Angels in America
HBO Video DVD (region 2) £24.99
Angels in America is one of those rare life-enhancing experiences that theatre, and in this case film, at its very best, can occasionally offer. The two-DVD set lasts just under six hours and, like the finest of books, you resent the moments when you have to interrupt viewing to do basic things like eating.
With its massive budget and big names, it was always likely that this film would be successful but for a TV mini-series to be nominated for no fewer than 21 Emmys and to win a record-breaking 11 suggests that it is very much out of the ordinary.
Tony Kushner's pair of plays, Millennium Approaches and Perestroika, were regarded as some of the finest of the late twentieth-century and Mike Nichols' loving recreation, with a script by the playwright, does them full justice.
It is clear from the opening scenes when a camera allows the audience to fly like an angel through the sky of New York City that this will be a sumptuous visual delight. It is also far more than that.
In simple terms, the plot tells the stories of half-a-dozen individuals at turning points in their lives.
Justin Kirk, giving possibly the best performance of all as the dying Prior, and Jewish Lou (Ben Shenkman) have been lovers for four a half years but Aids tragically separates them.
In a different way, homosexuality divides Mormon couple, chilly Joe and Valium-wrecked Harper, played by Patrick Wilson and the particularly impressive, Mary-Louise Parker, and introduces Meryl Streep, already seen as an ageing rabbi, as a central character playing Joe's caring Mom from Salt Lake City.
Wily Al Pacino plays proudly ruthless, real life lawyer Roy Cohn "the pole star of human evil". He is a man who links the McCarthyism of the 1950s with Ronald Reagan's equally corrupt America in 1985. The power of his personality is amazing and when his closet philandering eventually leads to Aids, you almost believe his self-denial.
His comeuppance is eventually delivered by the ghost of executed spy, Ethel Rosenberg, yet another Streep incarnation. Surprisingly, one genuinely feels sorry for this plucky devil, which is a compliment to Pacino.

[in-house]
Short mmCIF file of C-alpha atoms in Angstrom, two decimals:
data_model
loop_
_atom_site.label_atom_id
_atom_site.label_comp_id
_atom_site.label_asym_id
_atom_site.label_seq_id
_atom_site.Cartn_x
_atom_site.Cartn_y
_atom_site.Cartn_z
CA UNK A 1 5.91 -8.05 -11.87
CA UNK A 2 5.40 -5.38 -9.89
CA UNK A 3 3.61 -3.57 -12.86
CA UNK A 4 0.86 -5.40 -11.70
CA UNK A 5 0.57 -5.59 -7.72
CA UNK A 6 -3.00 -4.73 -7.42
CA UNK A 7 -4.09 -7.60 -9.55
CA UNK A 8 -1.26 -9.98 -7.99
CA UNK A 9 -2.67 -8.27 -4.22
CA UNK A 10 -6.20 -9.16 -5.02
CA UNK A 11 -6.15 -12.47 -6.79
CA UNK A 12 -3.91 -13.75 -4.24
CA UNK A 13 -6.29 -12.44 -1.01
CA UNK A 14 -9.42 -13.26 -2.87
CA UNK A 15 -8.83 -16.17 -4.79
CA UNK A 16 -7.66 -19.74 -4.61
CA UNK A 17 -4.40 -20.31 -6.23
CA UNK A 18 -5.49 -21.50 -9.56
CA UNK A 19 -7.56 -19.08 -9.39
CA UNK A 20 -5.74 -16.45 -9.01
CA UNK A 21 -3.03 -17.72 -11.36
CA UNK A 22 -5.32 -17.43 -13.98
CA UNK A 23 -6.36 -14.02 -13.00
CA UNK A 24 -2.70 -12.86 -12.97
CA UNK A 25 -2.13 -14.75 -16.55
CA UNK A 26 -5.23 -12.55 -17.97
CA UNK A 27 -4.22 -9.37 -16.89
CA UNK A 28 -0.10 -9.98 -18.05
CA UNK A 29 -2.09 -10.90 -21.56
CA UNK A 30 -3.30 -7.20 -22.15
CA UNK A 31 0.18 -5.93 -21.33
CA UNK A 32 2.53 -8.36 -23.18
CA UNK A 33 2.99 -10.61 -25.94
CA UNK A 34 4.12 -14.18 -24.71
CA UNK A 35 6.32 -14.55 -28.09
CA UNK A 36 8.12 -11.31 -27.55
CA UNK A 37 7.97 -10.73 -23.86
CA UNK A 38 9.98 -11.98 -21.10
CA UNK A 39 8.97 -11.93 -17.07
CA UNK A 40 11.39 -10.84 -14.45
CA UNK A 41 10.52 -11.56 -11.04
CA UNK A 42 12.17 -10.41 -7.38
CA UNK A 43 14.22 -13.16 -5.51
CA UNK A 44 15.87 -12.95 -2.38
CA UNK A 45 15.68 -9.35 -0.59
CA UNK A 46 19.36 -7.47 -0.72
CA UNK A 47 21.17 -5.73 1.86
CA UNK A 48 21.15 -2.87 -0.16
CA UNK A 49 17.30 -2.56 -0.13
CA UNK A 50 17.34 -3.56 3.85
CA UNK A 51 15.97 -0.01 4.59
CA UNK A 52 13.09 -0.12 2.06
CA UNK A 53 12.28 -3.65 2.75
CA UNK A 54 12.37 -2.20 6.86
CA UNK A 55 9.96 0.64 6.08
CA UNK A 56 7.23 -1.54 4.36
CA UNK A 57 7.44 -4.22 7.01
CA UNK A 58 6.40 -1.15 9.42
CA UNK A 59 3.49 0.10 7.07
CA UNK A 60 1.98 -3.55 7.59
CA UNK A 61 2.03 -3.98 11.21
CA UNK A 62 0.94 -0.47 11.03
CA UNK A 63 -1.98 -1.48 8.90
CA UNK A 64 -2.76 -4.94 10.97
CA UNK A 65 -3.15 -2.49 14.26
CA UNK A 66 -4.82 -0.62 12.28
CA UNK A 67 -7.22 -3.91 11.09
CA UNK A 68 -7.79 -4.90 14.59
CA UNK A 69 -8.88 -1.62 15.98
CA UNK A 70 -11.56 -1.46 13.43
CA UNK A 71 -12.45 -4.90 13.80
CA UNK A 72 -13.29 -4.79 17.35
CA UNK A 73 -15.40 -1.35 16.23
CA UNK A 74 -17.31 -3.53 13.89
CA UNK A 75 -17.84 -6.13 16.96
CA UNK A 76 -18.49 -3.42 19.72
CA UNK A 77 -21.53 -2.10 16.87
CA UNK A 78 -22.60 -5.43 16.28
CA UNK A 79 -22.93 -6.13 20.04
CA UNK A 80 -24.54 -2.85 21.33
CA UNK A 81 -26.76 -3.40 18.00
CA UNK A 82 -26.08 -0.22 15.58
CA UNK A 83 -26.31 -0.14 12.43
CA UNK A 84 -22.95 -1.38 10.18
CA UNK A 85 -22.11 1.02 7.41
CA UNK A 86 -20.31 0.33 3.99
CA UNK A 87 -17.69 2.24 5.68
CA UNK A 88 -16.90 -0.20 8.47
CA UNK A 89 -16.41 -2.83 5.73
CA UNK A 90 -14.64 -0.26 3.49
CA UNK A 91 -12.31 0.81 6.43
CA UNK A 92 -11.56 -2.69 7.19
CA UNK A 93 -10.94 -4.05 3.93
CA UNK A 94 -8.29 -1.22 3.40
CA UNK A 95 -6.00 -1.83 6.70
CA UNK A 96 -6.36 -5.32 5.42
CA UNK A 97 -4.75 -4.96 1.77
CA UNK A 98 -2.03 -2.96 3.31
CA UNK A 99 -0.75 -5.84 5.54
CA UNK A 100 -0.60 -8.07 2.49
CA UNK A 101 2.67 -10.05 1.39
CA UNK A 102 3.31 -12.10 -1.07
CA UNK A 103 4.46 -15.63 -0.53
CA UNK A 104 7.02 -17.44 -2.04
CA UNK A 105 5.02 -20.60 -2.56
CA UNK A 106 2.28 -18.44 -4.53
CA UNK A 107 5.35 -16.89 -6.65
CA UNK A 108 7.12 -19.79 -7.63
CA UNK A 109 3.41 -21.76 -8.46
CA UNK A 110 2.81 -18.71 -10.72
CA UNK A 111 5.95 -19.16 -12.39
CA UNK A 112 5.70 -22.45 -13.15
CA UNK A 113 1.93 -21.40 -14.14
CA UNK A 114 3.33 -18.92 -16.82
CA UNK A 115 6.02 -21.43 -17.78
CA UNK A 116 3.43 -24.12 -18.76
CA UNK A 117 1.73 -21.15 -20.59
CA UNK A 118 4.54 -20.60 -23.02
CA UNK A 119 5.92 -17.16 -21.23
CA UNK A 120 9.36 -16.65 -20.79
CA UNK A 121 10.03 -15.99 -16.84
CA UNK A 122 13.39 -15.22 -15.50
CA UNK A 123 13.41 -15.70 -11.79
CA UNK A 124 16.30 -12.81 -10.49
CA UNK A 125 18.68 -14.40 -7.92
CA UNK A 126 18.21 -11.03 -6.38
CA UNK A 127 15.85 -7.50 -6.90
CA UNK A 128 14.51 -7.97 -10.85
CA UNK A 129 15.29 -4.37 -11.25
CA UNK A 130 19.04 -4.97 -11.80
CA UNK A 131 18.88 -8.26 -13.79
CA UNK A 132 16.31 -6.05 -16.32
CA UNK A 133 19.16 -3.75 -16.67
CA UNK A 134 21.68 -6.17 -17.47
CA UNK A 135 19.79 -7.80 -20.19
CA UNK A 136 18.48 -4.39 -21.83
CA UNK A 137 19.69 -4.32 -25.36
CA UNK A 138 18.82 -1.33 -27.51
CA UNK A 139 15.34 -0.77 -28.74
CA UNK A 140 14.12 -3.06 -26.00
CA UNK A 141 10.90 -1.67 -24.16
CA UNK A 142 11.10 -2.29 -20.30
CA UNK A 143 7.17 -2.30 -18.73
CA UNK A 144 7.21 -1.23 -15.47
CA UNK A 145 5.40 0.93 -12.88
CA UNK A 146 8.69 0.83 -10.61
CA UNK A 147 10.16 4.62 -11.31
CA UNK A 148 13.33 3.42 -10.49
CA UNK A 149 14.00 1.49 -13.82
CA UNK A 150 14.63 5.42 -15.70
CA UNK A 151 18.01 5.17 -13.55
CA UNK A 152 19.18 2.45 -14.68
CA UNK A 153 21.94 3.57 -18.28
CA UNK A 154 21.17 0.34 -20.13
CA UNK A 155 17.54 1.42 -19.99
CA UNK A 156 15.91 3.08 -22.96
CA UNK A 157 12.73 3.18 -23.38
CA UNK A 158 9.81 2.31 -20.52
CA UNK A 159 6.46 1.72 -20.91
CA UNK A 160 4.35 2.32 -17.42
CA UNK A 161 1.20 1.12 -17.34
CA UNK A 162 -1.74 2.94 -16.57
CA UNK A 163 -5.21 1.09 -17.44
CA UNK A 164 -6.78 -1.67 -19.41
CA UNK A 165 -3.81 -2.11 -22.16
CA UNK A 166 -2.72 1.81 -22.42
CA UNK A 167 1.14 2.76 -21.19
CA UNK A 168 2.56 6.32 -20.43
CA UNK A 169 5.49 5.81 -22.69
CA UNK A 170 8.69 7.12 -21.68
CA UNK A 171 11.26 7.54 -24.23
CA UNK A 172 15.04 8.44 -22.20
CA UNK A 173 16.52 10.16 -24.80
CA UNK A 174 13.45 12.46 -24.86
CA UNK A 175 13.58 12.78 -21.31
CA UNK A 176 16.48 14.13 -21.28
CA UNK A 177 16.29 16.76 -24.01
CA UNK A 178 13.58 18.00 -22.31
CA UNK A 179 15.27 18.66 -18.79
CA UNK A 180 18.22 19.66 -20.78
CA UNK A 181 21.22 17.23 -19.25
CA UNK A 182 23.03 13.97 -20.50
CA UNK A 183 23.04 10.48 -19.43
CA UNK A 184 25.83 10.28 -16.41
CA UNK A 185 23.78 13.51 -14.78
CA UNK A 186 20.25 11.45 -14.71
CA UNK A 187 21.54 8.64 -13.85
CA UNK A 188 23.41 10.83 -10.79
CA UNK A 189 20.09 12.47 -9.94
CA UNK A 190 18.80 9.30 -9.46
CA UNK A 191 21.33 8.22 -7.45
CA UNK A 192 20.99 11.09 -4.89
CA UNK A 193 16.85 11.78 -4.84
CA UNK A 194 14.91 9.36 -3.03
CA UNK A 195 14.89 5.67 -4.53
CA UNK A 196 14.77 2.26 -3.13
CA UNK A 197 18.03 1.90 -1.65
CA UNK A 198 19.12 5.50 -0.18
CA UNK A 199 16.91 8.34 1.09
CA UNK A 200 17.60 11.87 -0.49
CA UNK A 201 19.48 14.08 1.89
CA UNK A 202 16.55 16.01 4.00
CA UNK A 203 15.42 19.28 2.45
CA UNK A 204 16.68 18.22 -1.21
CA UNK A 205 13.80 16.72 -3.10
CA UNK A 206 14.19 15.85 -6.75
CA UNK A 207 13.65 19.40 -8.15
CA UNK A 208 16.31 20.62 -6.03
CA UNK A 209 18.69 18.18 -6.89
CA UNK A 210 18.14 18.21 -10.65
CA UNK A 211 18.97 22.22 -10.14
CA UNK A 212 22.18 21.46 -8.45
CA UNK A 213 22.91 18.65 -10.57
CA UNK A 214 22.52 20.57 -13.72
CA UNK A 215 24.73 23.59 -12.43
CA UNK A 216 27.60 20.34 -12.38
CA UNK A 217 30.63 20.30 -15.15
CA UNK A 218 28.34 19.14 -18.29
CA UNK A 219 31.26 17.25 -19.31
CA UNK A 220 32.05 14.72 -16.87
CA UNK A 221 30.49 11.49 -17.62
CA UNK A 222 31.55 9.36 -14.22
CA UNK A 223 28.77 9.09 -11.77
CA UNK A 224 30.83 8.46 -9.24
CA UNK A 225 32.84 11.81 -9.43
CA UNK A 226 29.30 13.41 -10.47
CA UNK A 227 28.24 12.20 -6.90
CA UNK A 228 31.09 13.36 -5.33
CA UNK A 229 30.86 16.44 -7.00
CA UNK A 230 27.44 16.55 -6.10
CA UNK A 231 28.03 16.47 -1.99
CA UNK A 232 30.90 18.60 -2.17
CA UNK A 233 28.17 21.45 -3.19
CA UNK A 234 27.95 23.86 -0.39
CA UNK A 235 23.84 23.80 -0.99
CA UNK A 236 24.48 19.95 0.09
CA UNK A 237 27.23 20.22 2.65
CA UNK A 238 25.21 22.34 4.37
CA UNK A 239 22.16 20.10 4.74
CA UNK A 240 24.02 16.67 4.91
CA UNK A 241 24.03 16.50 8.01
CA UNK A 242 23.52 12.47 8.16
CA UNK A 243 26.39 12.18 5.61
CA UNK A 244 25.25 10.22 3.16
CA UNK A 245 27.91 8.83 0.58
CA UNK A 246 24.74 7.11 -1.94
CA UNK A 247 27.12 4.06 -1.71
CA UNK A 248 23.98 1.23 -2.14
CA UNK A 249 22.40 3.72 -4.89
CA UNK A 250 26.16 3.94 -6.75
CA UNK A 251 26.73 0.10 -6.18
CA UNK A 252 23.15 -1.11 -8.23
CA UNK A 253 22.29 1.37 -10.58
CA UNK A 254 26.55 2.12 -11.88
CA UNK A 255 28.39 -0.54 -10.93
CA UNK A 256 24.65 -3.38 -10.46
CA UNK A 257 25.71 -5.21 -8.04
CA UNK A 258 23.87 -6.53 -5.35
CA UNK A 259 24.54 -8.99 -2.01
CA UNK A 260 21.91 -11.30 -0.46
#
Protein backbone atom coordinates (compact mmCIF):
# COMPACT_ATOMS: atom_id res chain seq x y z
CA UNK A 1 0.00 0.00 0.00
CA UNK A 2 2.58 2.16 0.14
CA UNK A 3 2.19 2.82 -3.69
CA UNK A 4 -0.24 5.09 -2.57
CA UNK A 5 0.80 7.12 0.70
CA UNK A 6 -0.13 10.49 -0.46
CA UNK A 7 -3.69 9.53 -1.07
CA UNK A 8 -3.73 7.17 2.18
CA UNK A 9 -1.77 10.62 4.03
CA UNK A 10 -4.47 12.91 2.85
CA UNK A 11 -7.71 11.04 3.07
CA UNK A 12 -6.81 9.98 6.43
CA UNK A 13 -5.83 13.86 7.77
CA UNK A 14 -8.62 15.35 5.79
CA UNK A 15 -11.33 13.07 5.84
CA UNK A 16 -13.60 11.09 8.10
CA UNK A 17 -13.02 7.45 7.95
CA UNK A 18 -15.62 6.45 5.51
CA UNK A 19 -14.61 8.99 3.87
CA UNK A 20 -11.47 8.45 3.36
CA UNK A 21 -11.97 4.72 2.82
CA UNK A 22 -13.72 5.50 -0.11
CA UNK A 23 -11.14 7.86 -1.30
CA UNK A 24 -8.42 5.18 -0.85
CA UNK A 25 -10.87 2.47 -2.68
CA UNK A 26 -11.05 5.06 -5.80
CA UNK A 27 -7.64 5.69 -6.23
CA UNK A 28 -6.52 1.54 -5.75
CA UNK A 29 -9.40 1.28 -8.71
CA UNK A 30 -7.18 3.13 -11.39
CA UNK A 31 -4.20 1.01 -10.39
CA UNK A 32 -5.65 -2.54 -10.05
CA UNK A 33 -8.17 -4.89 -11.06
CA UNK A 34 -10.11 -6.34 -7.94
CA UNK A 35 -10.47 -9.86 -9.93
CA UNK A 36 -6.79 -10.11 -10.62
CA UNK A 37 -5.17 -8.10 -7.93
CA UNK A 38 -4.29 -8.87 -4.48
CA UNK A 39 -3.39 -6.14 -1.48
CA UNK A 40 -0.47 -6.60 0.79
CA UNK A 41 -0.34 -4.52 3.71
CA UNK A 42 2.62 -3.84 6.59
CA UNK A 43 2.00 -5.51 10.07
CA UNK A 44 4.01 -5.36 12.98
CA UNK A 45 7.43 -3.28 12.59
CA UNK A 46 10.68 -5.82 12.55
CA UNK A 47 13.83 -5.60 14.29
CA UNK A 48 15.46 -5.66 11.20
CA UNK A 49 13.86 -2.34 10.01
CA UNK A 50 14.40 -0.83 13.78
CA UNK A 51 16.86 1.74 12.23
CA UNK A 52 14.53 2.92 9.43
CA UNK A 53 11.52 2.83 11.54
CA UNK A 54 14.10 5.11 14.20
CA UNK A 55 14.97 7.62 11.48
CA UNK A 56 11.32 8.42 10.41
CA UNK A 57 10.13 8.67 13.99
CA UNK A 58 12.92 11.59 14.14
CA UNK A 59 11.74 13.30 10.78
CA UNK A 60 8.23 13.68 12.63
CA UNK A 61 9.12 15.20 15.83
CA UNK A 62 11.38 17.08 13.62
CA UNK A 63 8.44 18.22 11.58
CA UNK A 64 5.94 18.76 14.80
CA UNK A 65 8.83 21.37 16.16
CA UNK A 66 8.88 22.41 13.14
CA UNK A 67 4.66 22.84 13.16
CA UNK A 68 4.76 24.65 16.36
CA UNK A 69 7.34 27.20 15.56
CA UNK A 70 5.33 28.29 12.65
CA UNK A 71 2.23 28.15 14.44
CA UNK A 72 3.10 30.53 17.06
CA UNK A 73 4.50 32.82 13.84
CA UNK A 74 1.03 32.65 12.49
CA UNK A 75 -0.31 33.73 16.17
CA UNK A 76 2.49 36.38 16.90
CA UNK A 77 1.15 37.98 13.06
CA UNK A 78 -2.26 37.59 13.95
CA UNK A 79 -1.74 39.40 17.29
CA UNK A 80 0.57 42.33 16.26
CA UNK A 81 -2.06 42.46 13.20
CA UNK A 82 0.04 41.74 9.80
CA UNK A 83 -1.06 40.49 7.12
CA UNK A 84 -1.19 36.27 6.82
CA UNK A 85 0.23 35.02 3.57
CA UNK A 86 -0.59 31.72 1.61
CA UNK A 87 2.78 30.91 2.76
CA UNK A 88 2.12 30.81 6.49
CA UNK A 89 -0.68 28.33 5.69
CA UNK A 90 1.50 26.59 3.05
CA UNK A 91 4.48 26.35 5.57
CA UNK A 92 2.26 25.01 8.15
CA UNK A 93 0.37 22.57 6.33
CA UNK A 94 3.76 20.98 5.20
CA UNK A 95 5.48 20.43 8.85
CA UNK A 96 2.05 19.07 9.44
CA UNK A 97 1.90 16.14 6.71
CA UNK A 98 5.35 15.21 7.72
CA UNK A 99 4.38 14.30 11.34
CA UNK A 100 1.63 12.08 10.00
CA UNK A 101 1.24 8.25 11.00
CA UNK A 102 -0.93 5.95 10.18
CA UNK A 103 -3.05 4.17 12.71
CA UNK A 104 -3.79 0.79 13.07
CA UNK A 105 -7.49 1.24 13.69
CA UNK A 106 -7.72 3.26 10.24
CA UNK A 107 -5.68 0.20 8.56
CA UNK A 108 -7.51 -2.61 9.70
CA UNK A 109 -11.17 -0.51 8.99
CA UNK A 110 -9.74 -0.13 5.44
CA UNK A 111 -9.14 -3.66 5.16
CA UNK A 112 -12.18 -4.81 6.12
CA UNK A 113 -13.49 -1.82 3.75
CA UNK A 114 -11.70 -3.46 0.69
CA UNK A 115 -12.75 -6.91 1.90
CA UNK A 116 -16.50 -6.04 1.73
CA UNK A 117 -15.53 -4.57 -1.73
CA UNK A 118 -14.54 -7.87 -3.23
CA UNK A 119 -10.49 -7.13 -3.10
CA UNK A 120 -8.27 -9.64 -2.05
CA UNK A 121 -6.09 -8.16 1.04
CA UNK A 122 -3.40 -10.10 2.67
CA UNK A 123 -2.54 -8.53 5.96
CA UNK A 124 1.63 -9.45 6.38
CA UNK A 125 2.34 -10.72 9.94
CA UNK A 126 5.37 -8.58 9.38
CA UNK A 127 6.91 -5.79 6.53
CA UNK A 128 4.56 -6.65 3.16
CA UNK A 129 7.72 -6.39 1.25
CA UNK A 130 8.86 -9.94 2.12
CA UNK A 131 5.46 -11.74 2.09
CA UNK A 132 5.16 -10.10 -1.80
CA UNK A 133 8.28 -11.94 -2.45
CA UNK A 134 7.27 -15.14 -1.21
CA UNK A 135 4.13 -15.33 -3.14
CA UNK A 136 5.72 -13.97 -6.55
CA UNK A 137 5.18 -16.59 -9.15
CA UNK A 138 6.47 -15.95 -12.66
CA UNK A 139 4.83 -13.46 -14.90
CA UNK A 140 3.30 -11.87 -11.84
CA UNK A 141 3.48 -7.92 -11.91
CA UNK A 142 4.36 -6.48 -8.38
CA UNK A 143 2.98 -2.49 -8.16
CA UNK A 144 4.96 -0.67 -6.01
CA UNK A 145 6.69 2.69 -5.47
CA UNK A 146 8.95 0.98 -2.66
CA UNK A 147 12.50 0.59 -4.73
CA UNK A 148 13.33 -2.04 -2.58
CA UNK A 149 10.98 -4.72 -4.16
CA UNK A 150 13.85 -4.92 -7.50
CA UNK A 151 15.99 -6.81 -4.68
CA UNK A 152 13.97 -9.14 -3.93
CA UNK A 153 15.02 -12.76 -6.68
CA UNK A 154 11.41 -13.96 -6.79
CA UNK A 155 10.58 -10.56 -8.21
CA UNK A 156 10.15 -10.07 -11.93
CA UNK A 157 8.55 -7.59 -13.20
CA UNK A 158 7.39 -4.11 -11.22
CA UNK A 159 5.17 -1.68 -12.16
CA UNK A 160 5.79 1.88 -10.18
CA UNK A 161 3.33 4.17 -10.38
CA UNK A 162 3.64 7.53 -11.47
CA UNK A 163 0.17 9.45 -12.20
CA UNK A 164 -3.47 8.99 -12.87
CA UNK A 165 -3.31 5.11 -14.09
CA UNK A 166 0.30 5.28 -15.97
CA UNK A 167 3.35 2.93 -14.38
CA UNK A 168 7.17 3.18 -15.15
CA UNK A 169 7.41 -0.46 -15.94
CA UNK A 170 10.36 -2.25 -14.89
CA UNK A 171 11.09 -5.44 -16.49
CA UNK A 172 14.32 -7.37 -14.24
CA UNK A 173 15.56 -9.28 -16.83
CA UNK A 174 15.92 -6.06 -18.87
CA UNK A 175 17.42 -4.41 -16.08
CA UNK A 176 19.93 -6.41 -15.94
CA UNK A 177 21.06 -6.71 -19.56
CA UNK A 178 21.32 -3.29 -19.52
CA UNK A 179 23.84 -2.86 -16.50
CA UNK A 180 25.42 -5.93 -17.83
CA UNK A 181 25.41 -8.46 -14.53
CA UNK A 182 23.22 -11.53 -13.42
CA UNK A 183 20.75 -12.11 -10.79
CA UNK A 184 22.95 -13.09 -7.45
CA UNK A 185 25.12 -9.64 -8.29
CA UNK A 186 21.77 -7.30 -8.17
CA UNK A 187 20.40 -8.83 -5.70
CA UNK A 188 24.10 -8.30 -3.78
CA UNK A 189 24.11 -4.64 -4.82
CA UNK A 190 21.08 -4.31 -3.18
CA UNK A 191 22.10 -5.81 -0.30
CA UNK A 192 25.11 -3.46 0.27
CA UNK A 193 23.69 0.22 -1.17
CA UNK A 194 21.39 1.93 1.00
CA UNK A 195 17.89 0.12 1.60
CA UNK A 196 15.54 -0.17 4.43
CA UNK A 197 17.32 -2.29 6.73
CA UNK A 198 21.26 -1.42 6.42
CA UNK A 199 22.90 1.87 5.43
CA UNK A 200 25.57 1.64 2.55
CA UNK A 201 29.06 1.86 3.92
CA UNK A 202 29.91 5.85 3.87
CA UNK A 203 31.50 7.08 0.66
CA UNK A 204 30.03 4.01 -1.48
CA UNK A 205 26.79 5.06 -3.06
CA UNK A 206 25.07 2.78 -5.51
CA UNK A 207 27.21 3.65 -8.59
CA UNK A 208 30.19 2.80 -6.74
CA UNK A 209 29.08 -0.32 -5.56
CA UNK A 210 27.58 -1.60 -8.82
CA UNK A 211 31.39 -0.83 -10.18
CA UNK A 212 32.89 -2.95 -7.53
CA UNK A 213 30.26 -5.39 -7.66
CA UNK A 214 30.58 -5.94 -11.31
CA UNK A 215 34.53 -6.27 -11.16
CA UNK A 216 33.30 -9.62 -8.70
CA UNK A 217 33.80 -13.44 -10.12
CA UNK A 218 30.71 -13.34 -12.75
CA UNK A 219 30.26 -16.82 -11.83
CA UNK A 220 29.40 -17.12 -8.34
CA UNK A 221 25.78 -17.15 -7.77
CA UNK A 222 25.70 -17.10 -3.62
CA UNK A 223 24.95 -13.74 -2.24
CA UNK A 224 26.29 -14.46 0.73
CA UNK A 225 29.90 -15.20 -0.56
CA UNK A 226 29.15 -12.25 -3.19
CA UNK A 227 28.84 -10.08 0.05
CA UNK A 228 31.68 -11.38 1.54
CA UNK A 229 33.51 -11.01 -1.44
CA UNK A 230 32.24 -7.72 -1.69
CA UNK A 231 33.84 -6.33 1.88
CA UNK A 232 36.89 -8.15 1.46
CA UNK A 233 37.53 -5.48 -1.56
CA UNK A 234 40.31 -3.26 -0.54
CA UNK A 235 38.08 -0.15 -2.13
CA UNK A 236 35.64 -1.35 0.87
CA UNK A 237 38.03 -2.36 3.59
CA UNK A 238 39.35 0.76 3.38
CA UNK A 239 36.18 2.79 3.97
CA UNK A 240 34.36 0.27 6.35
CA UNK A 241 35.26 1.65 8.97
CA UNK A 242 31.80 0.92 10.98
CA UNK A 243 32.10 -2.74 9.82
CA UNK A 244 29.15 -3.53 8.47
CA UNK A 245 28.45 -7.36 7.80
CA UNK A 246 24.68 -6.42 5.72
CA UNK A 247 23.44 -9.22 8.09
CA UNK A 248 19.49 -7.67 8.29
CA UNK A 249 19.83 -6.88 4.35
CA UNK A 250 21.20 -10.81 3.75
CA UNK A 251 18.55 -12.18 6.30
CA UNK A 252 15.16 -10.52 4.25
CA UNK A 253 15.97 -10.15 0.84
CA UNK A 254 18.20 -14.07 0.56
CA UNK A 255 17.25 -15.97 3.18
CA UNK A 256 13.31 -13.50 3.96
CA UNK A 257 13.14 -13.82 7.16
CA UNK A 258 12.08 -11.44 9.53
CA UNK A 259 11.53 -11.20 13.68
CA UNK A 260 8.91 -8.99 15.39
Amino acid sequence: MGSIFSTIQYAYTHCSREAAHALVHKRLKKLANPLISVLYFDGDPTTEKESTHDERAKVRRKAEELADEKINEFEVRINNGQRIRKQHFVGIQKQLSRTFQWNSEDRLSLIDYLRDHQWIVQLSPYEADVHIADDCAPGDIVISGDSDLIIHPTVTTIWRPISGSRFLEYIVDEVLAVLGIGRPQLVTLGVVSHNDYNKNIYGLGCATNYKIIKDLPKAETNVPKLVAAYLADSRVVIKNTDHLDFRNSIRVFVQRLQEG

This may make Angels In America sound grittily realistic, and it is. However, it also has a rich vein of Magic Realism personified, if that is the right term, by two types of angels, nurses played by Emma Thompson and Jeffrey Wright and the more ethereal.
This is where Mike Nichols has most fun and probably uses up a fair chunk of his $65 million budget. Emma Thompson doubles as a gloriously white winged angel, whose role is to bring the prophet Prior to heaven, which he rejects showing his love of earthly experience, however trying. He is also haunted by a couple of ancestors, remarkably played by anonymous British theatrical knights who do not receive a mention in the credits. In any other movie, Sir Michael Gambon and Sir Simon Callow would have their names above the titles!
Where Angels in America really scores is in the way in which it presents a total view of American life in the Reaganite late-Eighties. Kushner makes it clear that with the death of liberalism, America may have its born-again Christians but God has left the party.
He does this from a gay perspective and shows us how all-pervading Aids was at that time, as damaging as the hole in the ozone layer. It succeeds through rich characterisation and magical invention, showing worlds colliding and overlapping. By the film's optimistic conclusion, you will almost feel as if you had actually experienced it in person.
Angels in America could really give the mini-series a bad reputation. These are supposed to be poorly acted, low-budget bodice-rippers filling undesirable TV slots around the world.
This is a film of the very highest quality, packed with beautiful images, tremendous acting and tear-jerking drama. It also represents a real bargain, costing no more on the Internet than many single DVD movies. Buy it as a Christmas present and you will make friends. Alternatively, why not treat yourself?
You can buy "Angels In America" from our bookshop for £18.74.
Reviewer: Philip Fisher